Early this afternoon, reports began coming in of a fighter jet being shot down in northern Syria. Following the release of images and video footage, it could be verified that a Syrian Air Force Su-22 jet had been shot down in southern Aleppo Province near the contested town of Al-Eis. The downing of this jet was also confirmed by Syrian state media.
So far it is unclear which rebel group shot down the aircraft, however at least one of the pilots survived the incident and parachuted to the ground. There he was subsequently captured by fighters loyal to Jabhat al-Nusra, Al Qaeda’s Syrian affiliate.
This is the second shootdown of a Syrian Air Force jet in a month, and like last time, Syrian state media has claimed that the jet was shot down by a MANPADS (man-portable air defence system). So far there is no direct evidence showing that this is what occurred, however the footage of the jet crashing to the ground was consistent with a hit from this kind of weapon, and the altitude from which it fell seems to exclude damage from less-advanced anti-aircraft artillery.
Adding more weight to the idea that the aircraft was shot down by a MANPADS, images were taken several days ago in northern Syria of rebel fighters - from a new US-backed group of the Free Syrian Army called ‘Division 31’ - carrying what appeared to be functional MANPADS. This being said, the area in which the most recent aircraft was shot down appears to be completely controlled by Islamist rebel factions like Ahrar al-Sham and Jabhat al-Nusra, which would mean that an FSA missile would be an unlikely candidate to have shot down the plane. Furthermore, an official Twitter account of Ahrar al-Sham claimed that it had shot down the aircraft, however it did not state what weapons it used.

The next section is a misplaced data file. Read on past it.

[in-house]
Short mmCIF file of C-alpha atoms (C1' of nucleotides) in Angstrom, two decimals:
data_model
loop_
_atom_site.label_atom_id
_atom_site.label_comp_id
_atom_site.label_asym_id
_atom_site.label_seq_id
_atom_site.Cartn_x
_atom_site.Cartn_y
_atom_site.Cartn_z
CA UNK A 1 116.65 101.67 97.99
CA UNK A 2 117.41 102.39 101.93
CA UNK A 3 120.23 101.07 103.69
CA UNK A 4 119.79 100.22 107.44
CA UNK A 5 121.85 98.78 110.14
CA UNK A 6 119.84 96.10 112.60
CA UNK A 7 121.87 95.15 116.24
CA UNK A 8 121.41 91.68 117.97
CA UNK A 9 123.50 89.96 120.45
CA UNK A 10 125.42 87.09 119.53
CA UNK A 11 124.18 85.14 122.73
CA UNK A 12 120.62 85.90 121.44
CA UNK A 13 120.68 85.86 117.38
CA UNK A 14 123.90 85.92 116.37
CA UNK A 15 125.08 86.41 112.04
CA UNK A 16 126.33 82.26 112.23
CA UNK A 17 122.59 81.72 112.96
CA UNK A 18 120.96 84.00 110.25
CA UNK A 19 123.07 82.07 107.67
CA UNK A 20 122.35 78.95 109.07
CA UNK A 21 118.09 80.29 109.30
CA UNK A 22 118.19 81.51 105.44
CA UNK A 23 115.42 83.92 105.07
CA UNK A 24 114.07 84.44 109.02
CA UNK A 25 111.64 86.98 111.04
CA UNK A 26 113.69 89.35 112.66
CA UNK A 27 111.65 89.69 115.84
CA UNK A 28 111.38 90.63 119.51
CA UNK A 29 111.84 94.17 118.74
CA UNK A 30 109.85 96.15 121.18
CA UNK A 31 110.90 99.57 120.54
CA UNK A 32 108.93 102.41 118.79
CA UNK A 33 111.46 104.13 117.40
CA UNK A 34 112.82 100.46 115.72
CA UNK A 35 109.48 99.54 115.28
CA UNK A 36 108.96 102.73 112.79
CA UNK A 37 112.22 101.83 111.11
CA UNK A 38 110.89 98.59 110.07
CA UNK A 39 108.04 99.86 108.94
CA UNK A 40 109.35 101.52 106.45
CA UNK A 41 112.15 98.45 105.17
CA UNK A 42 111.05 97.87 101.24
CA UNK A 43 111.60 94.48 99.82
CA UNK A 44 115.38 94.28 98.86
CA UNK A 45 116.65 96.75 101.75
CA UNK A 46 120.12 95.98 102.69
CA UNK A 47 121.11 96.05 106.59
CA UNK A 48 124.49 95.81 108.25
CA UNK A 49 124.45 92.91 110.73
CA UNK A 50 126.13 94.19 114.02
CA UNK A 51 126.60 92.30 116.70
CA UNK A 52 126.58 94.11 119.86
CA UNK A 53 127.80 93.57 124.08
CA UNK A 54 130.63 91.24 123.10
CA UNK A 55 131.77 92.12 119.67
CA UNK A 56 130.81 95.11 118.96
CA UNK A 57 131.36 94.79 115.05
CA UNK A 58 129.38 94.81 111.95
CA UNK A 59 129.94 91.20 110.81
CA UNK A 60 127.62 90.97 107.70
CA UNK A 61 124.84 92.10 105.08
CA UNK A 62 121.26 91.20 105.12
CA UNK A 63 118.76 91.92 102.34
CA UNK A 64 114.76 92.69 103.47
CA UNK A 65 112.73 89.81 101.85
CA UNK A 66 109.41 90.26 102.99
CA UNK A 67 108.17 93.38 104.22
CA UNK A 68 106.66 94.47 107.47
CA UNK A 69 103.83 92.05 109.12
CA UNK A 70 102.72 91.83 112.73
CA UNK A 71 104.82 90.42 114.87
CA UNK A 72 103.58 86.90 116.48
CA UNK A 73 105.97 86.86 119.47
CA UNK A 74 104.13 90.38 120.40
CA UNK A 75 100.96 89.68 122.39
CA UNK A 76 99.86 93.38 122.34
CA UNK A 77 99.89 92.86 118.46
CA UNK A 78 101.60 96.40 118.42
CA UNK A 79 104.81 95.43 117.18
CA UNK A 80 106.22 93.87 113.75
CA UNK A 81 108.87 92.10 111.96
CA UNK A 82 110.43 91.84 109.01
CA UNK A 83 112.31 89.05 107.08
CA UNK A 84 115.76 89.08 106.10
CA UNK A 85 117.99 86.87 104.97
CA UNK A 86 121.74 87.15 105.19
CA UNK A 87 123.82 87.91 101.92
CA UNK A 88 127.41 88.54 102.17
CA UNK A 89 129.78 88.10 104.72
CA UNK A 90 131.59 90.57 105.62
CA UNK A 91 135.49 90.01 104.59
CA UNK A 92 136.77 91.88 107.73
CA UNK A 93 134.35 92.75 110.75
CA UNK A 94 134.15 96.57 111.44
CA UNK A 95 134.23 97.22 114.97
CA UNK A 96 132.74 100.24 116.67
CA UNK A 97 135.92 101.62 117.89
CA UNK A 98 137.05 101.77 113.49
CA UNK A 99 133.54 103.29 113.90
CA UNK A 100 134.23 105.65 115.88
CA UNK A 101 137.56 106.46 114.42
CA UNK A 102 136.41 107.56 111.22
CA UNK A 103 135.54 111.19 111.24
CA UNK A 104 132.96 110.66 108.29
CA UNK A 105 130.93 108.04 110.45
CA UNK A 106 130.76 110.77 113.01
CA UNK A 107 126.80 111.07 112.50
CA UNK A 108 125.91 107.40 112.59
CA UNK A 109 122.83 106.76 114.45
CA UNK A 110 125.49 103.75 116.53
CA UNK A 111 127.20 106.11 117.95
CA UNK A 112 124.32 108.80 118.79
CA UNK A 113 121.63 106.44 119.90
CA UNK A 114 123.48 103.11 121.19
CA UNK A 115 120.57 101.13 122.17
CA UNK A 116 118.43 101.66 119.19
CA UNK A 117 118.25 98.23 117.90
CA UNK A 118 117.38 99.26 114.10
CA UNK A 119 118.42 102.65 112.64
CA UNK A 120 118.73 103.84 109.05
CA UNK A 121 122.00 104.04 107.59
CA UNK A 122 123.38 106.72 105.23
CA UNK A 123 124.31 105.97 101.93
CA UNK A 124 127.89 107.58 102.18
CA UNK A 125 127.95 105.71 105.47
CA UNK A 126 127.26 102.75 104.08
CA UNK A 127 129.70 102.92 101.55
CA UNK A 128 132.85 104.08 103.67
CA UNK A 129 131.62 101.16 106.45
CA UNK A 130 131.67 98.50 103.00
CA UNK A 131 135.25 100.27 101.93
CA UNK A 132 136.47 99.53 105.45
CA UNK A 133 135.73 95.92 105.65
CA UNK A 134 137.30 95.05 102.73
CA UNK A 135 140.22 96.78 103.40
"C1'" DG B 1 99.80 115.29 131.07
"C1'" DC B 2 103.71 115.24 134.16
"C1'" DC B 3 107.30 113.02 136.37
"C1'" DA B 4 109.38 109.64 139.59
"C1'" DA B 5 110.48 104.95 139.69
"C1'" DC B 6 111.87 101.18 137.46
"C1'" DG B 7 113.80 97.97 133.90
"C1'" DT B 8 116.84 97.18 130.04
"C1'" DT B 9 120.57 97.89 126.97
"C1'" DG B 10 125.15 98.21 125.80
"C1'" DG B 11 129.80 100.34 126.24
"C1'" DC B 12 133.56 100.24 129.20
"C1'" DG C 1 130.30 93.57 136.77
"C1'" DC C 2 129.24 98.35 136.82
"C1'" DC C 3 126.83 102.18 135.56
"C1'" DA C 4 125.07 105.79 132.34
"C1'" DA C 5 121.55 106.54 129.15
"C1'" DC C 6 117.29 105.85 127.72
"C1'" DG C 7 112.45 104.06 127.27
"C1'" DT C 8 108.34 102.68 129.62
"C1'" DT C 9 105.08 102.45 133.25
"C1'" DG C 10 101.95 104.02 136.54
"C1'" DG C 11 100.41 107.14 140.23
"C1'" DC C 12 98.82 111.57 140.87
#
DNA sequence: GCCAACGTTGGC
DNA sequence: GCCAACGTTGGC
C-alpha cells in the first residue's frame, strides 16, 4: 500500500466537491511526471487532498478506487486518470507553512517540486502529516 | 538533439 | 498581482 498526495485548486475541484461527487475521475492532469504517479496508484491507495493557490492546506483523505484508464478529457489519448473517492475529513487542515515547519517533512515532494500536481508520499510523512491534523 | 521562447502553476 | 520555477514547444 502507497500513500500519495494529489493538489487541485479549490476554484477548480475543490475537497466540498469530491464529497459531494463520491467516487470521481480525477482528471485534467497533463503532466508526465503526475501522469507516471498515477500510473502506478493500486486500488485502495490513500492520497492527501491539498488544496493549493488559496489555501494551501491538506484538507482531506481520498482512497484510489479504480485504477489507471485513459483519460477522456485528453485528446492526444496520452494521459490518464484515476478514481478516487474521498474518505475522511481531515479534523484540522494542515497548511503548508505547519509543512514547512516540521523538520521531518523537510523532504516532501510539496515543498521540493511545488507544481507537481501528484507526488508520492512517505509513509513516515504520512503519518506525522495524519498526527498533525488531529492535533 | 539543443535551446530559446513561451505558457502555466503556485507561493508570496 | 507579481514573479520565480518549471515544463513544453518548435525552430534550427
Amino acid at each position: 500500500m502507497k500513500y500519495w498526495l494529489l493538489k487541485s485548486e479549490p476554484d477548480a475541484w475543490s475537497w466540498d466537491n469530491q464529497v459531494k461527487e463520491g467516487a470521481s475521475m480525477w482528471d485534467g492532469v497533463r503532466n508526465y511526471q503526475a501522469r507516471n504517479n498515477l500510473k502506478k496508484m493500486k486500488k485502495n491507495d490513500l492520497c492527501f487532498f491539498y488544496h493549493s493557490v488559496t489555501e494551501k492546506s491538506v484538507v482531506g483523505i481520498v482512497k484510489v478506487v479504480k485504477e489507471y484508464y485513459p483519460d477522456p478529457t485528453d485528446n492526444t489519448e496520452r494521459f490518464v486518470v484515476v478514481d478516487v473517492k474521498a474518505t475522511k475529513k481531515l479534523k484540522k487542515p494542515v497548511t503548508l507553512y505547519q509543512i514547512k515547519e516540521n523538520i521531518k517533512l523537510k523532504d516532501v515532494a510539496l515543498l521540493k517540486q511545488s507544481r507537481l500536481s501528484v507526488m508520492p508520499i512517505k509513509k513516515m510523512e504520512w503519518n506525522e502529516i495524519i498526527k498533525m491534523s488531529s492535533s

While the situation is far from clear, the evidence suggests that an external actor has begun supplying some Syrian rebels with advanced anti-aircraft weapons. While some such missiles (such as the Chinese FN-6) had been used earlier in the conflict, the close time gap between the two most recent shoot-downs leads to the conclusion of new supplies. The question is, who among the likely culprits (Turkey, Saudi Arabia, USA) is supplying these missiles, and who is receiving them: the FSA, or Ahrar al-Sham too?
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